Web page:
A Member of Parliament for Mt Pleasant, representing the Citizens Coalition for Change (CCC), expressed strong disapproval of the new “wealth tax” proposed by the Minister of Finance, Economic Development, and Investment Promotion in the 2024 National Budget. The MP shared her views on a social media platform X.
Of all the problematic announcements made during Mthuli Ncube’s Budget Presentation on Thursday, the wealth tax is arguably the most unsound. The Minister proposes to impose a 1% annual tax on all owners of a house worth US$100,000 or more on the grounds that they have more income.
This means that the owner of a US$300,000 home would pay US$3000 in wealth tax annually.
The very premise of the tax is fundamentally flawed. In Zimbabwe, not all home owners have an income.
A pensioner under 70 receiving a US$30 pension can own a home.
A divorced, unemployed person can own a home they attained through a divorce settlement.
A child can own a home bought for them by their parents.
An unemployed 19 year old can own a home they inherited.
A retrenched person can own a home they bought when they were once employed.
A person can own a home but have lost all their savings or business under one of the three big economic crashes experienced since 2008.
Taxing these people for simply sitting in their homes and breathing is an injustice and offends the constitutional
principle that the tax burden should be shared fairly. There is no doubt that a “wealth tax” of this nature in a distorted economy like Zimbabwe could never be administered fairly.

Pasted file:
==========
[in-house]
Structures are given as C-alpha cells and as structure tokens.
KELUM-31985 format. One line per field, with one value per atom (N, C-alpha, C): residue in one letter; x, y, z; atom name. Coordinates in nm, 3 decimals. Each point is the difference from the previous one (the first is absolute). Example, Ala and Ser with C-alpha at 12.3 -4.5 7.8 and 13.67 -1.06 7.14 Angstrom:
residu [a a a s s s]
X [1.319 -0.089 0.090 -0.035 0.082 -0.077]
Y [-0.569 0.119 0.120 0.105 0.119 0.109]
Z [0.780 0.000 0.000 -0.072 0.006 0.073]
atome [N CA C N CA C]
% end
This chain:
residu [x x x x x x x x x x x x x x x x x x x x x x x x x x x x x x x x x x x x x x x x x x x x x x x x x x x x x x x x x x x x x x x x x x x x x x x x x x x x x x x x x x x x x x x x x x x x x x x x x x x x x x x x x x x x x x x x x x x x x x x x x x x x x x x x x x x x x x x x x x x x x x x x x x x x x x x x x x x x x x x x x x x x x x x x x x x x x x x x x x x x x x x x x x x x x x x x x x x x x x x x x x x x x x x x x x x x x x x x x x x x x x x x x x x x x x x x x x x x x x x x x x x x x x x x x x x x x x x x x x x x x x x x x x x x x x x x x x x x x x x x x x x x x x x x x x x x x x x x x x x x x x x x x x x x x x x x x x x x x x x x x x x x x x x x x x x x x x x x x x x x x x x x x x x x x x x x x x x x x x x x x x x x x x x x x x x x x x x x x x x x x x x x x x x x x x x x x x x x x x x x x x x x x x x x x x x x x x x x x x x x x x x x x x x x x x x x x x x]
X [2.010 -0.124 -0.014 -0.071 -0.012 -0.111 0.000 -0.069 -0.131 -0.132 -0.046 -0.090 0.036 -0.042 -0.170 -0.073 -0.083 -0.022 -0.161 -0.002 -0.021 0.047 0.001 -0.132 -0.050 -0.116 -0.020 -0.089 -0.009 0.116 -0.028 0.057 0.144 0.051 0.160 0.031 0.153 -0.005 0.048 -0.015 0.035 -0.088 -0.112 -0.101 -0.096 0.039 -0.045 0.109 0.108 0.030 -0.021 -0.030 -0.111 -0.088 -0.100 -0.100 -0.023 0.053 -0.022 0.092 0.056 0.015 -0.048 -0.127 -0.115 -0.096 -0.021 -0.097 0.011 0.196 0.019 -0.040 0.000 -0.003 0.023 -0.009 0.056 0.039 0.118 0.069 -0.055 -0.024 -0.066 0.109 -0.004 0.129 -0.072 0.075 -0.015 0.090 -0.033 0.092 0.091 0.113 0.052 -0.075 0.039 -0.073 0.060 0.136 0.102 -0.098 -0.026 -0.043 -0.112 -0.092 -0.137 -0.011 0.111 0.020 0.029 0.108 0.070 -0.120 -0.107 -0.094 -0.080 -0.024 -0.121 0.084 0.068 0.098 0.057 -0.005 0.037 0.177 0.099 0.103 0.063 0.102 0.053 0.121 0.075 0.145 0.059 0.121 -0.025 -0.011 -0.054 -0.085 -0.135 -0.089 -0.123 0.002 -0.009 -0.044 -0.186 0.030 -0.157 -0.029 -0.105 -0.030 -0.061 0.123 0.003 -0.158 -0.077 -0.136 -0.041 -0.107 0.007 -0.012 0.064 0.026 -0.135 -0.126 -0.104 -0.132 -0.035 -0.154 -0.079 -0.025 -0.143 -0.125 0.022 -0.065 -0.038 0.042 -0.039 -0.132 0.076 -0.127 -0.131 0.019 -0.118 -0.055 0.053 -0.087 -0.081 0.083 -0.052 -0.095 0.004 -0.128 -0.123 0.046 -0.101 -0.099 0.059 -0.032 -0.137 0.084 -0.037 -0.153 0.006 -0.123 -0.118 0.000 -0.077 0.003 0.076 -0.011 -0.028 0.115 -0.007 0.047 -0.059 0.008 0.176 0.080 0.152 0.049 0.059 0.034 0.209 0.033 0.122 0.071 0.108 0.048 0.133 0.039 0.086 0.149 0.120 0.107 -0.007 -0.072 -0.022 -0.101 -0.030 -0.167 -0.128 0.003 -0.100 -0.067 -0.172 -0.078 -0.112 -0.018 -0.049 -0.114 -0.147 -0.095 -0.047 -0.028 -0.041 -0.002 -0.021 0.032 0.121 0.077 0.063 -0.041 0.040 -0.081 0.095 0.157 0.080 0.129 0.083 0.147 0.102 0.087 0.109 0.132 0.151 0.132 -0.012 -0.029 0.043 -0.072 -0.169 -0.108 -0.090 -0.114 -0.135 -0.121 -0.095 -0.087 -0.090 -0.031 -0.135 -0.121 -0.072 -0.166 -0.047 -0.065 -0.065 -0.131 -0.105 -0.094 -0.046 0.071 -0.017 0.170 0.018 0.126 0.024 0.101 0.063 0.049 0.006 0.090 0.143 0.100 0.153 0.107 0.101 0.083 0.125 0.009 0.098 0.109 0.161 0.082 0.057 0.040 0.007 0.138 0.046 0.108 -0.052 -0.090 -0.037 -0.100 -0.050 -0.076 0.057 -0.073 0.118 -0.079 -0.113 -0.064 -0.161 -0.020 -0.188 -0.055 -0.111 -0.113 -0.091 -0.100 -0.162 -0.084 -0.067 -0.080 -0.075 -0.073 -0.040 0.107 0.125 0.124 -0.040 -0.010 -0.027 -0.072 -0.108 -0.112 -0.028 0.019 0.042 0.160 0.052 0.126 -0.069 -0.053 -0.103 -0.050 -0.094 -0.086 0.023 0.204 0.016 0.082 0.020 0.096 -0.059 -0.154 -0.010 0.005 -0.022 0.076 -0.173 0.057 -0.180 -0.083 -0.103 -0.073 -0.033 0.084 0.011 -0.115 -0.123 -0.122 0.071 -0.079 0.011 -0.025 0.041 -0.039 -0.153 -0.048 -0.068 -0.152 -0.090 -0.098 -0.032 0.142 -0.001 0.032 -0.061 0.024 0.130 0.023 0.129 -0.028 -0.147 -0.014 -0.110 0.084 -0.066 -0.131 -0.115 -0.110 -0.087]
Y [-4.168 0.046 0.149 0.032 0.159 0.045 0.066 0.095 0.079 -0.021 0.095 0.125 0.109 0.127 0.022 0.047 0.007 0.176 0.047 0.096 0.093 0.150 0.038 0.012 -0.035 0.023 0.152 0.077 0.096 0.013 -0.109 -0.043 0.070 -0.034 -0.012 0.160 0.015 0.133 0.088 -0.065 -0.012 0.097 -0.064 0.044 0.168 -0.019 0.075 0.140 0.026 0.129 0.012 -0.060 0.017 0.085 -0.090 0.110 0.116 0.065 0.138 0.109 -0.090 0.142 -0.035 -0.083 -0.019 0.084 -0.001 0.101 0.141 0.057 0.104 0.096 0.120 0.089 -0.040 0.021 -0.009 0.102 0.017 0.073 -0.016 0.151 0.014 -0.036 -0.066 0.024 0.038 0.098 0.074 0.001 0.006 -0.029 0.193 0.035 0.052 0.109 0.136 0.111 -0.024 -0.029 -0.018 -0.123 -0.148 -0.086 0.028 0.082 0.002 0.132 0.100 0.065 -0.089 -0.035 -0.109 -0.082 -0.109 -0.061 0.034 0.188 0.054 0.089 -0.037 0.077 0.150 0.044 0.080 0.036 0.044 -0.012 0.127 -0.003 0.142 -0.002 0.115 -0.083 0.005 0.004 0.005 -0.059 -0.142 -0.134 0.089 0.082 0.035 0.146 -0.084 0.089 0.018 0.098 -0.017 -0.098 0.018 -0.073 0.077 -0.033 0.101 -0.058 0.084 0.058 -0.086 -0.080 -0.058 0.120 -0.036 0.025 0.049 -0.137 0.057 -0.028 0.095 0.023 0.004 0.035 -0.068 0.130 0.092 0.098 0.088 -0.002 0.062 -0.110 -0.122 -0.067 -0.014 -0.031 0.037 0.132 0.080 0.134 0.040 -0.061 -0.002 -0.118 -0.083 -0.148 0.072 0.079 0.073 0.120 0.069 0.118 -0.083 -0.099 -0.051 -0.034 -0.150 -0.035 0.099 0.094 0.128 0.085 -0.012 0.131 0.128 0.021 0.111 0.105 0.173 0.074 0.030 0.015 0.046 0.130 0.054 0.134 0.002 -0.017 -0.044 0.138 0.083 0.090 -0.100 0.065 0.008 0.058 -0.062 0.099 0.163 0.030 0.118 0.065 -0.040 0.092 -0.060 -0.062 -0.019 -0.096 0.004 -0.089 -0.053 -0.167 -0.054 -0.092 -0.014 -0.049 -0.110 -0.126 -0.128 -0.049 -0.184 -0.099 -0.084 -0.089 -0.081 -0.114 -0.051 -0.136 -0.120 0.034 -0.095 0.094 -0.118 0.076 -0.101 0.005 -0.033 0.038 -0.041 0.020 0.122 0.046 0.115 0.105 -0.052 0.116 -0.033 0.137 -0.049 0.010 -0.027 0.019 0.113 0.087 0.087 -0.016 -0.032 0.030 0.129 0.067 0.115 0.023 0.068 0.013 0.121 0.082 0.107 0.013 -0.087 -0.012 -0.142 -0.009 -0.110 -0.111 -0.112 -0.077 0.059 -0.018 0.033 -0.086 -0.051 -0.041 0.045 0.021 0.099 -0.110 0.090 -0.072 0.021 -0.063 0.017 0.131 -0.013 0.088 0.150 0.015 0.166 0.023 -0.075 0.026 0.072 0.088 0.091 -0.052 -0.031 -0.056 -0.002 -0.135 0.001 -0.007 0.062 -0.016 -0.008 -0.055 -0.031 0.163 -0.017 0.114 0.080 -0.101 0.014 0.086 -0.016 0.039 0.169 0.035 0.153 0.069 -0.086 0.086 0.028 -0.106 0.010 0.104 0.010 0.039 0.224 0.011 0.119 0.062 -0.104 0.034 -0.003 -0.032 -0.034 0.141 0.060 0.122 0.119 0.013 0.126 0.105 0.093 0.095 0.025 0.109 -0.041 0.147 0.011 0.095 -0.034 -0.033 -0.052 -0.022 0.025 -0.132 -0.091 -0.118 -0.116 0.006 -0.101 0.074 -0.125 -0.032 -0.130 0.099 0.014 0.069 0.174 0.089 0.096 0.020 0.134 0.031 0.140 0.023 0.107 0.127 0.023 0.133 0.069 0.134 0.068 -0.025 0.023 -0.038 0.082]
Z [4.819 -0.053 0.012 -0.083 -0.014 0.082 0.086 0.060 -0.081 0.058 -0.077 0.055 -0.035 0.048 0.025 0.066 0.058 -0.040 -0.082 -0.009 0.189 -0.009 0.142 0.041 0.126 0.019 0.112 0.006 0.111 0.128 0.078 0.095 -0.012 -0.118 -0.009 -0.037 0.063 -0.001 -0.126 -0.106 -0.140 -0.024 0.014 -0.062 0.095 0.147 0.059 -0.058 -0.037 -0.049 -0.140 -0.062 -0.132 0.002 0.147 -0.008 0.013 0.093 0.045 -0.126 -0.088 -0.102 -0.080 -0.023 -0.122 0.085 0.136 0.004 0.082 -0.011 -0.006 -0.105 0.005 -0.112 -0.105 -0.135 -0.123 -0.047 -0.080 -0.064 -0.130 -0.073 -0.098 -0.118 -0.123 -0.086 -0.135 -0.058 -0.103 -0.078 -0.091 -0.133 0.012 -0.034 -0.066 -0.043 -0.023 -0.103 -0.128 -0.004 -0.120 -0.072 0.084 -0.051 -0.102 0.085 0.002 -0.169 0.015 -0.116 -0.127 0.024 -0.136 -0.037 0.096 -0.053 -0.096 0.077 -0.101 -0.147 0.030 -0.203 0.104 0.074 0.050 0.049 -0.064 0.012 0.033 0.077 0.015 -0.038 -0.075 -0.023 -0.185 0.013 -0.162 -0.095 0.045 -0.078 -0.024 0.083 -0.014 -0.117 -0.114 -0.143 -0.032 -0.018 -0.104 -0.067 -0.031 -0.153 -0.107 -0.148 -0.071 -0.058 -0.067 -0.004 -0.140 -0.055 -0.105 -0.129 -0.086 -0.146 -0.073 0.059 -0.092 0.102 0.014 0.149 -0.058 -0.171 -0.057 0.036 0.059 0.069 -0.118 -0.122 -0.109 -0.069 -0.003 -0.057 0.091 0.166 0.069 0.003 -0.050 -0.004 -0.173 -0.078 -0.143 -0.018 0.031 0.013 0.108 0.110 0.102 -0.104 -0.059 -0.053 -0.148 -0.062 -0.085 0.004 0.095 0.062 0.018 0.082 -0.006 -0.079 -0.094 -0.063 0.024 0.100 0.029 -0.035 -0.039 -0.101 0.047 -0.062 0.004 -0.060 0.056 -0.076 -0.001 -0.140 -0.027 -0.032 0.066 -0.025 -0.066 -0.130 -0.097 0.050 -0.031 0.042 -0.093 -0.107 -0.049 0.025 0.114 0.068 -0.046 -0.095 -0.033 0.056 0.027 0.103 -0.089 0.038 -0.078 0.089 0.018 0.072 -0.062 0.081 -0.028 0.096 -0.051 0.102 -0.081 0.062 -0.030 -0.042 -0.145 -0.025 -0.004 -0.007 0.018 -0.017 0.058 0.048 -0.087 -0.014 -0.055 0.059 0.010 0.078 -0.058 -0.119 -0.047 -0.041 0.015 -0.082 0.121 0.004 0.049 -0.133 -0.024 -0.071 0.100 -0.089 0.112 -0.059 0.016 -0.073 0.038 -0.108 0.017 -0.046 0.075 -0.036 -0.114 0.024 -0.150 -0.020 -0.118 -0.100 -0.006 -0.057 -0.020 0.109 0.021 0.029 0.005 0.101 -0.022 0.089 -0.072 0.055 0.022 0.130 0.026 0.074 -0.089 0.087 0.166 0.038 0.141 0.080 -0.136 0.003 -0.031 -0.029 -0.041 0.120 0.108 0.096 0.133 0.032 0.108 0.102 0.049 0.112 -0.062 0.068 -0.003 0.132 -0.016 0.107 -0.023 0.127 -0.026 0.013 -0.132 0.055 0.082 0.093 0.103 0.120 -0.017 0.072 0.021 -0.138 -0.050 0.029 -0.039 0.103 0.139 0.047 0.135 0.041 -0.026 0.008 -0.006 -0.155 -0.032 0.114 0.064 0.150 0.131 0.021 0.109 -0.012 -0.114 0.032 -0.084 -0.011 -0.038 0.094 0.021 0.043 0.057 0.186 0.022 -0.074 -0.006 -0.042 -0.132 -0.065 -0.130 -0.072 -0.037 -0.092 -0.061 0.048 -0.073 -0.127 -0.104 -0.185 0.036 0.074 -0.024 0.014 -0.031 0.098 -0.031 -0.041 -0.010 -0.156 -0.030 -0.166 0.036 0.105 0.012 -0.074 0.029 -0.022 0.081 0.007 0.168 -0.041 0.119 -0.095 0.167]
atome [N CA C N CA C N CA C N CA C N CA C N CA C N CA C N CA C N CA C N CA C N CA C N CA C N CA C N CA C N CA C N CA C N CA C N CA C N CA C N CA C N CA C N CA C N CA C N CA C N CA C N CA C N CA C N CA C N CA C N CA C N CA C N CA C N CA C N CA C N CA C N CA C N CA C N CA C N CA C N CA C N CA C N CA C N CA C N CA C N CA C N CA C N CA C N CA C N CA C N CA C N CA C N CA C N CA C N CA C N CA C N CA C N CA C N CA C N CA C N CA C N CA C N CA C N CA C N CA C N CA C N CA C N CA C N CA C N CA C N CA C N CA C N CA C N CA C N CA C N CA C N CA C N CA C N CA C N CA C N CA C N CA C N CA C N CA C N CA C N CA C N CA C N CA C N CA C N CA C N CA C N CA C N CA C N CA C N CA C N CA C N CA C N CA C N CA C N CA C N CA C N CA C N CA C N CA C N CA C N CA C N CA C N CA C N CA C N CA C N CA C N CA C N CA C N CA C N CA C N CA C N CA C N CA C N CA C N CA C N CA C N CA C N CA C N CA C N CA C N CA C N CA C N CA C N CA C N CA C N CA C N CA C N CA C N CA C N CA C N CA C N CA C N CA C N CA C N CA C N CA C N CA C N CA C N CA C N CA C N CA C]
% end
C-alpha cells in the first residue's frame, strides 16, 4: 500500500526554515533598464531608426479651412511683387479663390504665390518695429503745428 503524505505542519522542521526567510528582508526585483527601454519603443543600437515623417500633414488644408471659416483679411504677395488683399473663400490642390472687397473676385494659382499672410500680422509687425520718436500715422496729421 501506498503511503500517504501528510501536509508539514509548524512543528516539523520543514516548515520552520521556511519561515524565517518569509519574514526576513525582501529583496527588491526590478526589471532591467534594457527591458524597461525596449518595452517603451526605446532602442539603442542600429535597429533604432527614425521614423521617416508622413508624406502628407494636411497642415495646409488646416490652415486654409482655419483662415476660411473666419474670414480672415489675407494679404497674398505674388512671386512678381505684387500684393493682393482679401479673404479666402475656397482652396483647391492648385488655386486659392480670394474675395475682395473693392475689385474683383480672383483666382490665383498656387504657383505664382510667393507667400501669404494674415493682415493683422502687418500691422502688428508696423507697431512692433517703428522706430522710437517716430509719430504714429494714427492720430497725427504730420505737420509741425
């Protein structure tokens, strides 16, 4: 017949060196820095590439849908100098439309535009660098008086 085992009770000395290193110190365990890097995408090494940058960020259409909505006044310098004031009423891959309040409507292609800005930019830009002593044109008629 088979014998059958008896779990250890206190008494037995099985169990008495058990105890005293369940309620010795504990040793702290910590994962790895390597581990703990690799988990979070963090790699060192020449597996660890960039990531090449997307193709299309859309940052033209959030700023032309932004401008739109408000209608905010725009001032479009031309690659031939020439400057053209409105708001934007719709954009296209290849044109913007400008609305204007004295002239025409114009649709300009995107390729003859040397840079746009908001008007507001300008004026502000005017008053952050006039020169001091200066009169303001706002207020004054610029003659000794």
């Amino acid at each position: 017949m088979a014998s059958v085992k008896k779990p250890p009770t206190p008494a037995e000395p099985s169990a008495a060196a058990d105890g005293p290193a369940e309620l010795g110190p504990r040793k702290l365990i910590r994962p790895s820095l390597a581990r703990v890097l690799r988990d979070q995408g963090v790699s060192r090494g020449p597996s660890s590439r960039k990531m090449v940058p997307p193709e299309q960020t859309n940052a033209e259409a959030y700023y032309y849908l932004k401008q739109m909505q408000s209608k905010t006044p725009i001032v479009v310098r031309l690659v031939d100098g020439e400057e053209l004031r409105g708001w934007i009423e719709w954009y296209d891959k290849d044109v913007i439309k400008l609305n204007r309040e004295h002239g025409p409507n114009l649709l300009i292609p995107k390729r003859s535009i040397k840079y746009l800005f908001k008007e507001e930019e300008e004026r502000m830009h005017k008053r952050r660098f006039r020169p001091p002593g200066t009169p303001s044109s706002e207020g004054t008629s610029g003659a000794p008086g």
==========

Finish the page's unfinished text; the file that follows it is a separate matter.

Pensioners, non-income earning home owners and other poorly paid citizens who managed to purchase homes when the economy fared better decades ago persons cannot be described as “wealthy”.
Imposing a blanket tax on home owners would result in the illegal double taxation on persons who already pay rates and property taxes on their homes, which rates they can in most instances barely afford. What justification is there for taxing persons twice for water, local clinics and basic services?
Additionally, a wealth tax is difficult, expensive and inefficient to administer. In an economy like Zimbabwe, the immediate question that arises is – who would carry out the valuations, with what money and using which formula. The avenues for distortion and corruption would be boundless.
Imposing this ill thought out wealth tax will encourage tax evasion and has the potential to drive away property investors if imposed. Persons with the means will opt to buy in Johannesburg or South Africa where the tax burden is less burdensome and one can get more bang for their buck.
Property is one of the few reliable stores of value in Zimbabwe’s broken economy where savings are not safe in financial institutions due to unsound and inconsistent economic policies. The proposed wealth tax will discourage property investment.
Moreover, by taking a fraction of people’s wealth each year, the tax reduces the return to investing and discourages saving. This can reduce growth because investing and capital accumulation are critical to innovation.
One can already see that, if imposed, such a tax will distort behavior in a way that is harmful to economic growth and national prosperity.
To put the matter to bed, a person who invests in 10 low cost houses valued at US$98,000 each will avoid the tax while a divorced, self-employed single mother who was awarded a basic home in Waterfalls upon her divorce will be taxed for being “wealthy.”
The entire Budget is an anti-people mess. Pro-growth policies make sense, by making everyone better off.
Tax gimmicks don’t.